Brazil remains by far the biggest worry in the region. The drop in commodities prices has been a big blow to the big country. A stubborn fiscal deficit hasn’t helped. Worse, the nation has been paralyzed by a deep political crisis. The unrest was triggered by allegations that legislators and political parties received kickbacks from state-owned oil giant Petrobras. The scandal has brought proceedings in Brasília, the nation’s capital, to a virtual halt, leading to a reduction in government spending. The situation has been inflamed by an inflation rate running at more than 9%—the highest level in Brazil in 12 years.

All have combined to slam the country’s economy. In a Consensus Economics report, more than 20 panelists predicted a 1.6% contraction in GDP for this year. The report noted, “Expectations have continued to slide amid further signs of weakness.” José Francisco de Lima Gonçalves, chief economist at Banco Fator in São Paulo, now believes GDP in Brazil will contract this year between 2.5% and 3.0%. He also expects the recession to spill over into 2016, at least for the first two quarters.

It could drag out longer. Fears that current president Dilma Rousseff will be impeached seem somewhat overblown, but the approval rating for the second-term president has plunged to 7%, sapping her political clout. “If anything,” Gonçalves warns, “there is a downside risk, and things can be even worse.”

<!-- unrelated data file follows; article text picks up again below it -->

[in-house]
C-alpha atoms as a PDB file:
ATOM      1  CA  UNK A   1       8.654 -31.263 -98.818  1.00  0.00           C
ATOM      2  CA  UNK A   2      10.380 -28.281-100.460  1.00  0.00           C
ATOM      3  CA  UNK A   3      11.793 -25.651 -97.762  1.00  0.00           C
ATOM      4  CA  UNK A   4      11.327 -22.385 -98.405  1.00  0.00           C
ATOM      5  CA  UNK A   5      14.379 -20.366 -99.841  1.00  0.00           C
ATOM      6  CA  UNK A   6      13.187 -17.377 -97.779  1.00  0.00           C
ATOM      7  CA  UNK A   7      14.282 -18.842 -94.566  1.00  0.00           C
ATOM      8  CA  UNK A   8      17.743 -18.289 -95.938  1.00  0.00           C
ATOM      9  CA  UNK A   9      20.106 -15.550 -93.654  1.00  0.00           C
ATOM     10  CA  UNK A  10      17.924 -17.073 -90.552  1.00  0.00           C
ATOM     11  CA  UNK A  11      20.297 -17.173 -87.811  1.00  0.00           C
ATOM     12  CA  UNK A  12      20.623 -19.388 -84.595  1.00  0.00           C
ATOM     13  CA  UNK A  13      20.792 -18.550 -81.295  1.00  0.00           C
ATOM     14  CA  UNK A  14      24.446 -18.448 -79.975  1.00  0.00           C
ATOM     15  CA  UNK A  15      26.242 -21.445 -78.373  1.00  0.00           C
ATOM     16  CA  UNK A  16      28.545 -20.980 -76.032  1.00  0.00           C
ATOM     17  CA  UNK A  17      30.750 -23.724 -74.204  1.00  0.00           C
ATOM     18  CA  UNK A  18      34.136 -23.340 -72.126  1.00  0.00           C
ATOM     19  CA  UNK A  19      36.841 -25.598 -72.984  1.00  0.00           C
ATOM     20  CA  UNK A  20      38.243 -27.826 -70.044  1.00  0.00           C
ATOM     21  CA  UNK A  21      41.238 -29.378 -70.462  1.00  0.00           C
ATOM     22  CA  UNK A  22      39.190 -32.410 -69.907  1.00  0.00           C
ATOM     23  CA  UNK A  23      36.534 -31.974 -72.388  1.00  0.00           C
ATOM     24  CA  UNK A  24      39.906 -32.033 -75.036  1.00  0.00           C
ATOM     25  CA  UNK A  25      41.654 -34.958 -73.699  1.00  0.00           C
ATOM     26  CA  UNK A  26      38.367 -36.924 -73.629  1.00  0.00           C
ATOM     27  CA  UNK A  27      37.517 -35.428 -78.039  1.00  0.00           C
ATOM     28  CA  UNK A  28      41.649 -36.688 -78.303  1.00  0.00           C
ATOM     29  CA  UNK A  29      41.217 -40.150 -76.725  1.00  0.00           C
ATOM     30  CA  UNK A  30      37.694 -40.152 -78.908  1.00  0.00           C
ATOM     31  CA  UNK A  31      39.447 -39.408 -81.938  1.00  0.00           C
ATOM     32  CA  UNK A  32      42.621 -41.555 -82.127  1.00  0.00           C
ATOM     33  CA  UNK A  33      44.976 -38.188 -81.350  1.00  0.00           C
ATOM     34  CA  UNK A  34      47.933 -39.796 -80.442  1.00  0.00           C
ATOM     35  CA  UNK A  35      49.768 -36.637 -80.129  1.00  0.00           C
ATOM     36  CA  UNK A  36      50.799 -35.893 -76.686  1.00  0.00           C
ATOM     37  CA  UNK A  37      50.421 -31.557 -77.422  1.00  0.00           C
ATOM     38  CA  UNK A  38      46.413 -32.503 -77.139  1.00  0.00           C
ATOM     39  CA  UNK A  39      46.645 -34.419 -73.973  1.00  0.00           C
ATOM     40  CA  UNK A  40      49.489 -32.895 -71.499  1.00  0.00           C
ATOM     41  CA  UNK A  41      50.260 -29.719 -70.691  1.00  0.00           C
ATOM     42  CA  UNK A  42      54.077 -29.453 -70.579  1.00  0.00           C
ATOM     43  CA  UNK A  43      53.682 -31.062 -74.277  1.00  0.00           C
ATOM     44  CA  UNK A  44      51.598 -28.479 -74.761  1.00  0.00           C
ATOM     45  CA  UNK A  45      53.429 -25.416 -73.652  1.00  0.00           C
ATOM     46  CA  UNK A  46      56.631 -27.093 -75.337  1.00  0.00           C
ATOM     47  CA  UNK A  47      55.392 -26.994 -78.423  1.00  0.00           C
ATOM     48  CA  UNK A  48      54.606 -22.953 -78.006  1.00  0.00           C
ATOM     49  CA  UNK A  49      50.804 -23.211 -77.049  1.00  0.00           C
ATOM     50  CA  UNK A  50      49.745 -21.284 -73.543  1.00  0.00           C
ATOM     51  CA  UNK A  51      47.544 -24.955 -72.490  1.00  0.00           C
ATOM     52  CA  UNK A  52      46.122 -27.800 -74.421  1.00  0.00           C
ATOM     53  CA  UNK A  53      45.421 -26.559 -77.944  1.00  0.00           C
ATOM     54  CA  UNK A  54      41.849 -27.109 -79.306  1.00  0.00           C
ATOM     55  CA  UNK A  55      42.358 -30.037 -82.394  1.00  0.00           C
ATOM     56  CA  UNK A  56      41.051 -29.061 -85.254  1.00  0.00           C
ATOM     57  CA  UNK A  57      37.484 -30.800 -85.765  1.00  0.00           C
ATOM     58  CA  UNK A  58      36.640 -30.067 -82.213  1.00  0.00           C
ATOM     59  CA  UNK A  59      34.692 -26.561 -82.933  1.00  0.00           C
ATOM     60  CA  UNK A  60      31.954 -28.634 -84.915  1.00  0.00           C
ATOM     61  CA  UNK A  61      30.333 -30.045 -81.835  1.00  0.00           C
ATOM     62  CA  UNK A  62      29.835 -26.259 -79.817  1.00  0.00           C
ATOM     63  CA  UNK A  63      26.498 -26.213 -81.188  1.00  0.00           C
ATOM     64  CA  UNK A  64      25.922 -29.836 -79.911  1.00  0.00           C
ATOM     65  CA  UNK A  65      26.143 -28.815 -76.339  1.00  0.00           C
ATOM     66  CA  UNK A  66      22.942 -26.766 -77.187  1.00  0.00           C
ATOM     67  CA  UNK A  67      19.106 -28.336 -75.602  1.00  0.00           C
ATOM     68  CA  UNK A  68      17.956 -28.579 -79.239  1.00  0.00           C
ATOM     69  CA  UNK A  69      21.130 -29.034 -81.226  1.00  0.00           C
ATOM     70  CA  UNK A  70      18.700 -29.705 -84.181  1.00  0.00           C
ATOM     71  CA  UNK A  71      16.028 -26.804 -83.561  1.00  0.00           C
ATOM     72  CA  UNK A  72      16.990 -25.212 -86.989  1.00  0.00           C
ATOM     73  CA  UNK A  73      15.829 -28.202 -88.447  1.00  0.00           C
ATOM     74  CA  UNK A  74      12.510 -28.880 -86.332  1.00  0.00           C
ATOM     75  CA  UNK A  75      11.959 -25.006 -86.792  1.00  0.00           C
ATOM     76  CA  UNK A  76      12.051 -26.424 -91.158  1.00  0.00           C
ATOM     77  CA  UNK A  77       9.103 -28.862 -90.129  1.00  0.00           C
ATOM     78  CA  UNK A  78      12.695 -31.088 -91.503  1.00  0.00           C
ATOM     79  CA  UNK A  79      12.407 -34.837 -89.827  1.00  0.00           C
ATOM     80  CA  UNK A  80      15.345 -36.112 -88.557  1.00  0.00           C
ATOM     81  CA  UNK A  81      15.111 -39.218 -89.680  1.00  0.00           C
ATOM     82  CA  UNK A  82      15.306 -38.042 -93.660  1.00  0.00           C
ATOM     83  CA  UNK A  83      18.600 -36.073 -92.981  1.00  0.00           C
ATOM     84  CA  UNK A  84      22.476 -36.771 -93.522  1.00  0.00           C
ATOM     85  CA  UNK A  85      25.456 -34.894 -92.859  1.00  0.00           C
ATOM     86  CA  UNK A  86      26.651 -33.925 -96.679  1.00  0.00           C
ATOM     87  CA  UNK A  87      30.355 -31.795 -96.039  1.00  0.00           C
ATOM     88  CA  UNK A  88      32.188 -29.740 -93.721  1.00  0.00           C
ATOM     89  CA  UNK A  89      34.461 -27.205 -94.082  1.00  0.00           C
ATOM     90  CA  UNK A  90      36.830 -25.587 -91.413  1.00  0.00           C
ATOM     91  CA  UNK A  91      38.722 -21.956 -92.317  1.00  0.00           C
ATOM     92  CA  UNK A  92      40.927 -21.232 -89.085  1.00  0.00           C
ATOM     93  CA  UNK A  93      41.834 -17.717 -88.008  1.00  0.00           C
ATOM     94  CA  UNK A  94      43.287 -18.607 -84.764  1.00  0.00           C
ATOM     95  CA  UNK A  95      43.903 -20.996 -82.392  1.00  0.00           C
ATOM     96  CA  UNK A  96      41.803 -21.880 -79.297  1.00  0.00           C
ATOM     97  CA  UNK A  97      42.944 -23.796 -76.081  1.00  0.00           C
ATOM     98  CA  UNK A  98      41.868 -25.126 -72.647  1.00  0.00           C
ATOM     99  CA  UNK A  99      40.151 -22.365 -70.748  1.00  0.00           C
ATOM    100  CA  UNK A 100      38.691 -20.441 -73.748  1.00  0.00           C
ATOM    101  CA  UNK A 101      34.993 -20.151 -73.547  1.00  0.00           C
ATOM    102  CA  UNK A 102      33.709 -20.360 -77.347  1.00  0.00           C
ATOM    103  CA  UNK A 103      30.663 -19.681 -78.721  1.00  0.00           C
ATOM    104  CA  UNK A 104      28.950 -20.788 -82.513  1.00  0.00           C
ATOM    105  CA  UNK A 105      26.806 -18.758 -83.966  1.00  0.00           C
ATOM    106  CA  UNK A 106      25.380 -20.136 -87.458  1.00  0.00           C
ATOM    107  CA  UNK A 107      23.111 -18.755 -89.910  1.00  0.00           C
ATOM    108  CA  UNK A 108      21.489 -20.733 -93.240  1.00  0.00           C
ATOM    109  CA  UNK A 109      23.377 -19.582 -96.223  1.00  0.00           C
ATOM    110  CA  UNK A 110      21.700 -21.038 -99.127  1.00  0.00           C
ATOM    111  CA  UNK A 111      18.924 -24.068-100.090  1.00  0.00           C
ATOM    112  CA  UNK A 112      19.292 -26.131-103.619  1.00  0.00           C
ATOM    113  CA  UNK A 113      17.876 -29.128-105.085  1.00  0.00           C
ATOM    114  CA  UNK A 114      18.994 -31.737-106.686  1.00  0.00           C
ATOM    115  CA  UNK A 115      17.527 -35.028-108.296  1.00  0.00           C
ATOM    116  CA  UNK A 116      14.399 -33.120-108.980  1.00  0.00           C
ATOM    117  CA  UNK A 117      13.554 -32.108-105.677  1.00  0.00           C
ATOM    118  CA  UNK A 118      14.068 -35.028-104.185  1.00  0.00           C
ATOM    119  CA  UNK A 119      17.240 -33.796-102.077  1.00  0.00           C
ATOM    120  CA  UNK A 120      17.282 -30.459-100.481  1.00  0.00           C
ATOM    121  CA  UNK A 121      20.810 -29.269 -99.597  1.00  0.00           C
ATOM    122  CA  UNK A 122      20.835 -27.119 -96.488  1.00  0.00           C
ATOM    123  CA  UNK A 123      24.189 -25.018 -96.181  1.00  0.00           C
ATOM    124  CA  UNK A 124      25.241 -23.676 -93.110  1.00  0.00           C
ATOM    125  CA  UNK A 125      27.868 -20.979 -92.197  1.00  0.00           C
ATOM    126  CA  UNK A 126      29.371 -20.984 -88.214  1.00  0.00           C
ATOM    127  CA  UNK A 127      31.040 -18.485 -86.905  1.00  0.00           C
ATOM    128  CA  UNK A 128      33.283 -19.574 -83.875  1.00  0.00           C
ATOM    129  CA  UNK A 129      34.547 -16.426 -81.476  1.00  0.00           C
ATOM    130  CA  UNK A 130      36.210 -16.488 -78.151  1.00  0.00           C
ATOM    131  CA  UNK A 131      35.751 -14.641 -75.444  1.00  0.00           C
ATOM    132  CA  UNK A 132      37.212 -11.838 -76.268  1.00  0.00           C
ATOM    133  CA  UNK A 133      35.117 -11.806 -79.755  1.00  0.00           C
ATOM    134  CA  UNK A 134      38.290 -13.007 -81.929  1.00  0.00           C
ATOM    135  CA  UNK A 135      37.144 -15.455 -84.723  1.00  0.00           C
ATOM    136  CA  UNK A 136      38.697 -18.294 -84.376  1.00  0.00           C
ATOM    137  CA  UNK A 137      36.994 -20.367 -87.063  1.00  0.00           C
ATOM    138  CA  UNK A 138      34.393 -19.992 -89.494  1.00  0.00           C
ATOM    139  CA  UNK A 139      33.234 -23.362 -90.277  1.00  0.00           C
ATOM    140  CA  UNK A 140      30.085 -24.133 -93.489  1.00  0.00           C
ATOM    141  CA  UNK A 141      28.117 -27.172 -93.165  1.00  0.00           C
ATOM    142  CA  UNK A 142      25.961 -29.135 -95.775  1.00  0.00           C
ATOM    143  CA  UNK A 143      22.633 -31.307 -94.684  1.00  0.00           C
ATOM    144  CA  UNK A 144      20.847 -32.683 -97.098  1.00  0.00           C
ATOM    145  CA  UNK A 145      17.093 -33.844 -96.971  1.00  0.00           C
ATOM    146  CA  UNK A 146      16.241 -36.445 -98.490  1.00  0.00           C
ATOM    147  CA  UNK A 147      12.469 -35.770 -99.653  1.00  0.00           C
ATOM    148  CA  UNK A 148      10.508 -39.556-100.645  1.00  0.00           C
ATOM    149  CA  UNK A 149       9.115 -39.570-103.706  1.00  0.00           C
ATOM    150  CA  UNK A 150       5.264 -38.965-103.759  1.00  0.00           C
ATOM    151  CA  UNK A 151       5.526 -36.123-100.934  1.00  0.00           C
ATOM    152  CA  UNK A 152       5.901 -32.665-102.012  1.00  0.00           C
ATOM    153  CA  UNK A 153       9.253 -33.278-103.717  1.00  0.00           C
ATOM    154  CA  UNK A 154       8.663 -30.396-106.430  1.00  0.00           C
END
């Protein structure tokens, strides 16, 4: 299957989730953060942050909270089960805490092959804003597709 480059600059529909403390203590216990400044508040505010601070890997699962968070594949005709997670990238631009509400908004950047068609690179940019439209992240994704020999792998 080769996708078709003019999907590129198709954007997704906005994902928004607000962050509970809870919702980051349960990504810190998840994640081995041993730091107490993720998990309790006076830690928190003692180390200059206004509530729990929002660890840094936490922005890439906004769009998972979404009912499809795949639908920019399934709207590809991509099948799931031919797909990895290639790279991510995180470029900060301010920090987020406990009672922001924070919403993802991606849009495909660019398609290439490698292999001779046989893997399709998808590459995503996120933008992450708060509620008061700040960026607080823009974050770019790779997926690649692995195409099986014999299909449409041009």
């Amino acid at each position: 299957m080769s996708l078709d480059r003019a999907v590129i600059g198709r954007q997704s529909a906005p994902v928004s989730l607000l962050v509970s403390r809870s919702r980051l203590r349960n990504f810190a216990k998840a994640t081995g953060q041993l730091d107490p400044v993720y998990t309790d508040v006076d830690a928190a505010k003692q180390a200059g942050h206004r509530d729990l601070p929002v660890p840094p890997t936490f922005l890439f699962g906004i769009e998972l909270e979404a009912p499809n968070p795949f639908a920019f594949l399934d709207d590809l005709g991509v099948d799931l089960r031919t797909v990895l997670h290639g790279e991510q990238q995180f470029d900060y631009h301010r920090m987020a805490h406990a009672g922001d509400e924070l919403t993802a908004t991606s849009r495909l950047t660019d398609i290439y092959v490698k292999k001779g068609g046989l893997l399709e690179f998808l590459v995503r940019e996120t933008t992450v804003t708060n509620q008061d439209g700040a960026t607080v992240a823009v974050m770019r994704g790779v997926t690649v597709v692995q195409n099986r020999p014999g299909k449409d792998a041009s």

July Survey

Real GDP

Consumer prices

2014

2015

2016

2014

2015

2016

Argentina

0.5

0.5

1.3

24

17.2

25.6

Bolivia

5.3

4.6

4.7

5.2

4.9

5.3

Brazil

0.1

-1.6

0.6

6.4

8.9

5.5

Chile

1.9

2.4

3

4.6

3.7

3.1

Colombia

4.6

3.1

3.3

3.7

3.9

3.2

Costa Rica

3.5

3

3.7

5.1

2.3

4.5

Dominican Republic

7.3

5.1

4.7

1.6

1.7

3

Ecuador

3.8

1.6

2.7

3.7

4.2

3.8

El Salvador

2

2.3

2.3

0.5

1.2

2

Guatemala

4.2

3.9

3.6

2.9

2.9

3.6

Honduras

3.1

3.4

3.5

5.8

5.6

4.2

Mexico

2.1

2.6

3.2

4.1

2.9

3.4

Nicaragua

4.7

4.4

4.7

6.5

5.1

6.5

Panama

6.2

6

6.1

2.6

2.1

2.8

Paraguay

4.4

4

3.9

4.2

3.8

4.1

Peru

2.4

3.1

4.2

3.2

3.3

2.8

Uruguay

3.5

2.8

3.2

8.3

7.8

7.3

Venezuela

-3

-6.4

-2.7

64.7

133.5

111.3

Latam

1

0

1.5

13

20.3

17.5

Latam ex Venezuela

1.5

0.7

2

7

7

6.5

A substantial slide in the value of the country’s currency could provide some relief, however. The real is down more than 50% against the US dollar this year. A weaker real makes the country’s exports cheaper, which should spark some life into the Brazilian economy, although the process could take years. “Some of our manufacturers have survived years of overvalued currency and now can recover some of the lost business,” Gonçalves notes. “There are a few signs that this is already happening. It could help to recover tax revenue and help the public fiscal deficit.”

Weakening currencies in most Latin American nations should boost exports for the region. Glossop at Capital Economics also points out that Latin America has a much lower level of external debt denominated in US dollar than in the past.